Chief Dr. Daryl M. Peavy JD aka Chief Oguega is an African scholar, researcher, author, art dealer, traditional title-holder, native doctor (ob’oguega), Babalawo, Eziza, Esu, Osun priest and Hoodoo practitoner.
Chief Dr. Daryl was born in Akron, Ohio USA and raised by a Louisiana French-Creole grandmother. Chief Daryl’s grandmother was a hoodoo practitioner as well as a medium. Chief Daryl grew up under her tutelage, exposing him to the spiritual realm, and herbal knowledge.
Afterwards, Chief Daryl studied Traditional African religion (Lucumi) as practiced in the New World. In search for further and expanded training, Chief Daryl studied Traditional Edo Medicine under a Esan native doctor. In 1997, Chief Daryl went to Esan land in Edo State, Nigeria to continue his research in African traditional medicine, especially oguega divination, as well as focusing on, Ewawa and Ifa oracles.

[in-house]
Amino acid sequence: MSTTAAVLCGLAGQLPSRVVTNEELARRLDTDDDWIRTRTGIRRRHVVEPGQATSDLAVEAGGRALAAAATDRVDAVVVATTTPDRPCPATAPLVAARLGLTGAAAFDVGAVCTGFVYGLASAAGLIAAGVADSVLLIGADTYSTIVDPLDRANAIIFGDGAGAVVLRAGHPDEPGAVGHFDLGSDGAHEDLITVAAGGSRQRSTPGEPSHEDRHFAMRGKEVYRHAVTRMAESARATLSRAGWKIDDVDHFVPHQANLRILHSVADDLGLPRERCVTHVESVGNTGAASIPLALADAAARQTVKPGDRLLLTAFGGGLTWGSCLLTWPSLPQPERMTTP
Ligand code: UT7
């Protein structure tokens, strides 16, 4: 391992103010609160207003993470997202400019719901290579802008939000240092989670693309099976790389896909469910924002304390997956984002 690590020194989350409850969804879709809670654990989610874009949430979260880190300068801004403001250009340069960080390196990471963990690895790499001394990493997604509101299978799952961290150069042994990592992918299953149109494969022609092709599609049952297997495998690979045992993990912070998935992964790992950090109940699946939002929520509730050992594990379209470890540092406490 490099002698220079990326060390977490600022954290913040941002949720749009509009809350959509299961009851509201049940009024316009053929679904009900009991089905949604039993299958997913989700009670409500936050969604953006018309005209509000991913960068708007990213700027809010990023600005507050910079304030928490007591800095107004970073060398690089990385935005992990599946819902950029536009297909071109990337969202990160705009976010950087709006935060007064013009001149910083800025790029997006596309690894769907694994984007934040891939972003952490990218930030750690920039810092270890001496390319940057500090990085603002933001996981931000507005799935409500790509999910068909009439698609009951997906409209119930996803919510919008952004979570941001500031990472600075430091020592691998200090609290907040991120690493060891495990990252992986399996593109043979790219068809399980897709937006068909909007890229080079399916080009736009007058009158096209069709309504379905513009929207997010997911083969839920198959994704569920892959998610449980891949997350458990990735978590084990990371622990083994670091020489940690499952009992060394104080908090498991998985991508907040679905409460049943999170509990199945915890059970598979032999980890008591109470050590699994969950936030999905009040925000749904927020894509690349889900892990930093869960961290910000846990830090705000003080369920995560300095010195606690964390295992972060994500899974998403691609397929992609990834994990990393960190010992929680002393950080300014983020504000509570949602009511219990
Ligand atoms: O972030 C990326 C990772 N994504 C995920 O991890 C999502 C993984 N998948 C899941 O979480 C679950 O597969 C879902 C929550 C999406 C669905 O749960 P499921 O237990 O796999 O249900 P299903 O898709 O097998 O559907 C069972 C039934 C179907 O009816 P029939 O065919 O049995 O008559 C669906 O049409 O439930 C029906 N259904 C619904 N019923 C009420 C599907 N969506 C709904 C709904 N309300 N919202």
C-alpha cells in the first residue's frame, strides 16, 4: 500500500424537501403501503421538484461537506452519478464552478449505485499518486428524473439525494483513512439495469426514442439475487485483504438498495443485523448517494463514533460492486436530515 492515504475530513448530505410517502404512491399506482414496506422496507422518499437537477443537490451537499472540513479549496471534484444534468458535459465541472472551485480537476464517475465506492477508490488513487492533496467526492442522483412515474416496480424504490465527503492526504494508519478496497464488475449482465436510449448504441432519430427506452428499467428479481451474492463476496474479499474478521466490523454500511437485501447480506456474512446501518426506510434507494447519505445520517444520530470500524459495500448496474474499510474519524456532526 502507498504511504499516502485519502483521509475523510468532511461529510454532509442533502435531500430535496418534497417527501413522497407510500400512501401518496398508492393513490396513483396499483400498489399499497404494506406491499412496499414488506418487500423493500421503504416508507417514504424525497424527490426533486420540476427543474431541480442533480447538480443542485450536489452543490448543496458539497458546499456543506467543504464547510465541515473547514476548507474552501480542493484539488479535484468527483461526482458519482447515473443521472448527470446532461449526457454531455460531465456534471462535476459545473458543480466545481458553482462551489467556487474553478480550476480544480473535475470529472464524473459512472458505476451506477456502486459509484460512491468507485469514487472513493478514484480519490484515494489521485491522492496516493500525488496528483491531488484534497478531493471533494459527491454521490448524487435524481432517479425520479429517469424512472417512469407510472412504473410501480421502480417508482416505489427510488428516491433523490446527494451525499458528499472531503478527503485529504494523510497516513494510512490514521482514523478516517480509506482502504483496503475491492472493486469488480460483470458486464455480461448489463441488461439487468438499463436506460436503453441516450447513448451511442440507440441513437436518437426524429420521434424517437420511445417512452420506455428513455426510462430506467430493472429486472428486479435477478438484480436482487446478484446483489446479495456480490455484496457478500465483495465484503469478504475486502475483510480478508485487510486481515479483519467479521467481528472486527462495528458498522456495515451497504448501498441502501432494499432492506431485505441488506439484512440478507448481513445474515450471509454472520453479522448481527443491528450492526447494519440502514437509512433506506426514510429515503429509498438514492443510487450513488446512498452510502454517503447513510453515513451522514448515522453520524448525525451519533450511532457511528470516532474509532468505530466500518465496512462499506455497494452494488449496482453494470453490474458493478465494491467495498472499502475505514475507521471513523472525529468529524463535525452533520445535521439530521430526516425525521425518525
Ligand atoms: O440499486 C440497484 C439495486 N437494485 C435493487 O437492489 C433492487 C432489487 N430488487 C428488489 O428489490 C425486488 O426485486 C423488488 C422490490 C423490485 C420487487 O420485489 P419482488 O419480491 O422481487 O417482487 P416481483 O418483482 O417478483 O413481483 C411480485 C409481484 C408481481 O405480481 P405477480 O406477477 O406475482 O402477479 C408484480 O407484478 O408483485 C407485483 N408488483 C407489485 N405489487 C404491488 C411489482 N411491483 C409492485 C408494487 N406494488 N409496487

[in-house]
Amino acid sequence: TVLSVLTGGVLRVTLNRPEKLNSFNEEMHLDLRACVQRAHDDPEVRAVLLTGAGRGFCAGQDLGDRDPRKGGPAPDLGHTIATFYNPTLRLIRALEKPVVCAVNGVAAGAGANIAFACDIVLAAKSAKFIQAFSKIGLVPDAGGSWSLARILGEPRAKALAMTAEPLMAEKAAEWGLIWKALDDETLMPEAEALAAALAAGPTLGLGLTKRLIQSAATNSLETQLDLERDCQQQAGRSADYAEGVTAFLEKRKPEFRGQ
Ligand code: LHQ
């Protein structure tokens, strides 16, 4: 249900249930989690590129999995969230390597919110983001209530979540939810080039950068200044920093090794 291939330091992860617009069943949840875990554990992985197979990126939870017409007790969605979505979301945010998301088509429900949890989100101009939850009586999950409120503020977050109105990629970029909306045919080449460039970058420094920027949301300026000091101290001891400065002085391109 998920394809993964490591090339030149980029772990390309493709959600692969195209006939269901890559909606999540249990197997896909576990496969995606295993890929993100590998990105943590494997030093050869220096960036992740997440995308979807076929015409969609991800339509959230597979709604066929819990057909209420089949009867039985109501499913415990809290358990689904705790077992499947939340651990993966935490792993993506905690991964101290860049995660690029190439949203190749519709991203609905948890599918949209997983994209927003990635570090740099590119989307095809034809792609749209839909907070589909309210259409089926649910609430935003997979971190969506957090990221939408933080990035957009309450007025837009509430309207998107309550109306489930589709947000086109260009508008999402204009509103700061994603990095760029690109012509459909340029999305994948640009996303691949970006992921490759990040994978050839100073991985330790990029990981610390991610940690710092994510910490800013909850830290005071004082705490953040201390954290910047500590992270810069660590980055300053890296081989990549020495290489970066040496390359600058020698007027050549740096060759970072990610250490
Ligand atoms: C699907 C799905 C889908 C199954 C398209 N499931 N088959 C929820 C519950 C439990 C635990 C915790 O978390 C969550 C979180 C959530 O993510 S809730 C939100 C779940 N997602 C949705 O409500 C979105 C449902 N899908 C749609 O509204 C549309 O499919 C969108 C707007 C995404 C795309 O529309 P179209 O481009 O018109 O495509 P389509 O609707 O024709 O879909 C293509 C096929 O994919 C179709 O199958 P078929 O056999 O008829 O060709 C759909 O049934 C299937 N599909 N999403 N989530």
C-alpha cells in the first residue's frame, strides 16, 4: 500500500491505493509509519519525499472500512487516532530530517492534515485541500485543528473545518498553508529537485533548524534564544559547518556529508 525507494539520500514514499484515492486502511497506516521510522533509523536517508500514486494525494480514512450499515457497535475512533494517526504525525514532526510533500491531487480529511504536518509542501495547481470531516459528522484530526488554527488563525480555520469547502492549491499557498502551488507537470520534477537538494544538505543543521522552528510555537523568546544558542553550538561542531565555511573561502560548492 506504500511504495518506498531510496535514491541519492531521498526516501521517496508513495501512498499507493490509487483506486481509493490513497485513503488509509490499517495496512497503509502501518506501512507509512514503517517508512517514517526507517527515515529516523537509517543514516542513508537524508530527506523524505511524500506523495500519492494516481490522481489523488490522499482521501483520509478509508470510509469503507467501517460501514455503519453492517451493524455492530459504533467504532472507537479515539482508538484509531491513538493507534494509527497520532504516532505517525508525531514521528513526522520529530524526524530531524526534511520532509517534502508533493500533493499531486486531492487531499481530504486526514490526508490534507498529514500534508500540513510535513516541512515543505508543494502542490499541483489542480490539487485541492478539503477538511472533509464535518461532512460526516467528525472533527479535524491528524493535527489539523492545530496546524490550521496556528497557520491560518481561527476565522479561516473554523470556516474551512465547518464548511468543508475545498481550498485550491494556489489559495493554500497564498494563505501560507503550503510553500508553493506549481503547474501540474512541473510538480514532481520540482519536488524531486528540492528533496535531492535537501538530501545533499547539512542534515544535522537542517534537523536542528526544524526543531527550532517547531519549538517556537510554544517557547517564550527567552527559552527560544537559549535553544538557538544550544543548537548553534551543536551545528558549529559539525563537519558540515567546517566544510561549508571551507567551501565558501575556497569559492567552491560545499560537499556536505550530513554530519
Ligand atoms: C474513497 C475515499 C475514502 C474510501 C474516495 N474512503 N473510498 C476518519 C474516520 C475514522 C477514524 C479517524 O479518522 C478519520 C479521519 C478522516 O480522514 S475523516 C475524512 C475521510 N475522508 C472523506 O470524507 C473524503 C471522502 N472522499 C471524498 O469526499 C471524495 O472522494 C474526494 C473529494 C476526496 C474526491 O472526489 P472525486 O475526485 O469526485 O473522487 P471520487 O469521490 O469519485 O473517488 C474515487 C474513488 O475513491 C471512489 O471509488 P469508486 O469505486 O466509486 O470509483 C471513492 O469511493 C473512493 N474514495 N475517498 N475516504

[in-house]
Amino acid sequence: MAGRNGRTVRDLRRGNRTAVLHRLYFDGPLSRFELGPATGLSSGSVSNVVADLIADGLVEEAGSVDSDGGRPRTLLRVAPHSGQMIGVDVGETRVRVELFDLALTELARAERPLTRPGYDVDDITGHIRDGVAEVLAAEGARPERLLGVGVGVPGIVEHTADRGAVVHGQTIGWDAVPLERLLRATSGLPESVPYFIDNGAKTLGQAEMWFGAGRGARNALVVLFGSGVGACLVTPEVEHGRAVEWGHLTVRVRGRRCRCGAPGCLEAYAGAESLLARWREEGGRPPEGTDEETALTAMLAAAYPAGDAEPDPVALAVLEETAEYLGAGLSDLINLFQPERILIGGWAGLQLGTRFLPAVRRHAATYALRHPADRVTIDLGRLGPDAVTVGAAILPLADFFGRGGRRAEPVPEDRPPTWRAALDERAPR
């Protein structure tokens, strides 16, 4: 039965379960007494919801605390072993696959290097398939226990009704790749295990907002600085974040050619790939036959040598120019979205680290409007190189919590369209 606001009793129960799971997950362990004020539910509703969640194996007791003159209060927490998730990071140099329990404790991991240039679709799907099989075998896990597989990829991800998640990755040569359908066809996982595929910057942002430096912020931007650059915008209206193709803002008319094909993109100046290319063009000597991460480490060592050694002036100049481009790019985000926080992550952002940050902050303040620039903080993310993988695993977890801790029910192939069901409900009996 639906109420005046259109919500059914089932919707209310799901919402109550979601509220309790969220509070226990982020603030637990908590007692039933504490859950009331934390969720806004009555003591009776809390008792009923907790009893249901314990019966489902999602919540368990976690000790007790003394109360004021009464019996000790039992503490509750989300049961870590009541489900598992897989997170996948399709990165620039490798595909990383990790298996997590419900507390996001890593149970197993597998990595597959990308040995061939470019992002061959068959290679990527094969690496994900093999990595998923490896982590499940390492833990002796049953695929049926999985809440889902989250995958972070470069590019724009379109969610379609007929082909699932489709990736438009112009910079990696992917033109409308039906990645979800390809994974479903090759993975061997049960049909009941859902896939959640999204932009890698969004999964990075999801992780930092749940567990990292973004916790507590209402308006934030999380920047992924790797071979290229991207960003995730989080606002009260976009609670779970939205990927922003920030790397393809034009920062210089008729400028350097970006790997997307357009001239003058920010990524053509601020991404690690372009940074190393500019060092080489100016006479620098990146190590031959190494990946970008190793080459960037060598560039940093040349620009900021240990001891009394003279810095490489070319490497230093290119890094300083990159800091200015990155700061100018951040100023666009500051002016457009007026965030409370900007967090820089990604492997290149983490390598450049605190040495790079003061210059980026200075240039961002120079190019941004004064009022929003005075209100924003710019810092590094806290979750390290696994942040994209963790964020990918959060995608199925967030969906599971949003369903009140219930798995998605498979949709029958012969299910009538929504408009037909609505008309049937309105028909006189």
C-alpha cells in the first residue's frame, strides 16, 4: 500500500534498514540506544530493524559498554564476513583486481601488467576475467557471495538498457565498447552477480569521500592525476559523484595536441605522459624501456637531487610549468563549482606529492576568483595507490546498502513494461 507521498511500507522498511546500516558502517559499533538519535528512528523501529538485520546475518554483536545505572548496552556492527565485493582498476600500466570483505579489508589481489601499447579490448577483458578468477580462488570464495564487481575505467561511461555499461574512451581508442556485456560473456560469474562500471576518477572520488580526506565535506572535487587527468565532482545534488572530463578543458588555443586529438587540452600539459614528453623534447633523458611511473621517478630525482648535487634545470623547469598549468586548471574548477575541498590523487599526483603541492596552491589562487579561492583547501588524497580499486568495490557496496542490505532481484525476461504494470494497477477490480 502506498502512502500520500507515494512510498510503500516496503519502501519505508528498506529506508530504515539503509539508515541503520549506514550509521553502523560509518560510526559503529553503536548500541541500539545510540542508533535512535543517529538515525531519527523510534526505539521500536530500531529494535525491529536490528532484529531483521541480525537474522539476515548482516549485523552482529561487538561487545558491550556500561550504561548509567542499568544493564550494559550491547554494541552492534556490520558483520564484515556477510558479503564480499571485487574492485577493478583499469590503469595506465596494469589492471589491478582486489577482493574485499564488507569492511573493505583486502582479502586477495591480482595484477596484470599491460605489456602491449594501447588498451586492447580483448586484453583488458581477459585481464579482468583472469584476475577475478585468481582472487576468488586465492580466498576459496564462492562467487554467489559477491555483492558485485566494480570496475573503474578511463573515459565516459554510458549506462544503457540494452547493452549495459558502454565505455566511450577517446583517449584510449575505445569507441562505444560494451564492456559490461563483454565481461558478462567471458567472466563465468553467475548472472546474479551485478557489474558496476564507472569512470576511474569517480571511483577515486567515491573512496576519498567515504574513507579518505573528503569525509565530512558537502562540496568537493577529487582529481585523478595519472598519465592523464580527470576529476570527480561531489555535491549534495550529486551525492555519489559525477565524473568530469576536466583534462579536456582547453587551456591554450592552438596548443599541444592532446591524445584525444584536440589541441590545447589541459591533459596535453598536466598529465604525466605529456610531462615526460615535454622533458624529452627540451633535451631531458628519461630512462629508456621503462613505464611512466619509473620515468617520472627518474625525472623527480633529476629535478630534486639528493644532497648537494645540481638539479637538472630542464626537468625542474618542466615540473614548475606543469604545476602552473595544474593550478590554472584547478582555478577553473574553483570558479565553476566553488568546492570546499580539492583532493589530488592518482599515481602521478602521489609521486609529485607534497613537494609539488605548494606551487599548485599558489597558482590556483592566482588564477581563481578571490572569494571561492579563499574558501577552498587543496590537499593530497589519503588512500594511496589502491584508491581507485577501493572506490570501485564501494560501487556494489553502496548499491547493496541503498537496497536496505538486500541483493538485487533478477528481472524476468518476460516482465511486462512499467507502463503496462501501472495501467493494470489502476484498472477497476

In 2007, he was awarded the traditional title of Okhaemwen (Chief) as well as continuing in advanced research in Traditional Edo Medicine. Chief Daryl completed degrees in Cultural Anthropology, Pan African Studies, and Law. He is a member of the United Africa Traditional Medicine Association Board of Nigeria. Chief Daryl is also the Director of the Iwa Pele African Drum & Rites of Passage Center located in the historic George Washington Carver Village in Savannah, Georgia. In 2009, Chief Daryl returned to Nigeria to continue research on the Iha Ominigbon/Oguega and Ifa divination system. The book entitled “Kings, Magic, & Medicine” is a result of his research over the years and the dynamics of traditional values, mores, and culture in making great empires. Chief Daryl seeks to re-awaken the great moral and spiritual traditions of Africa.
My background prior to my studies of Edo religion stems from my grandmother who was a hoodoo practicioner from Louisiana. I also possess degrees in anthropology, Pan African studies and Law. However, my many years of researching and studying Edo religion is not remotely comparable to the elders back in Edo land. According to an Edo proverb,” the eye of the foreigner can be as wide as a tray, but cannot see as much as the native whose eyes are as small as the eye of a needle.” Oba gha tok pere, Ise!
C. Jones Books, Coffee & Teas, Cleveland, 216 577 4171
http://shop.owaafrikanmarket.com/Kings-Magic-Medicine-d23749234.htmContact Chief Daryl :firstname.lastname@example.org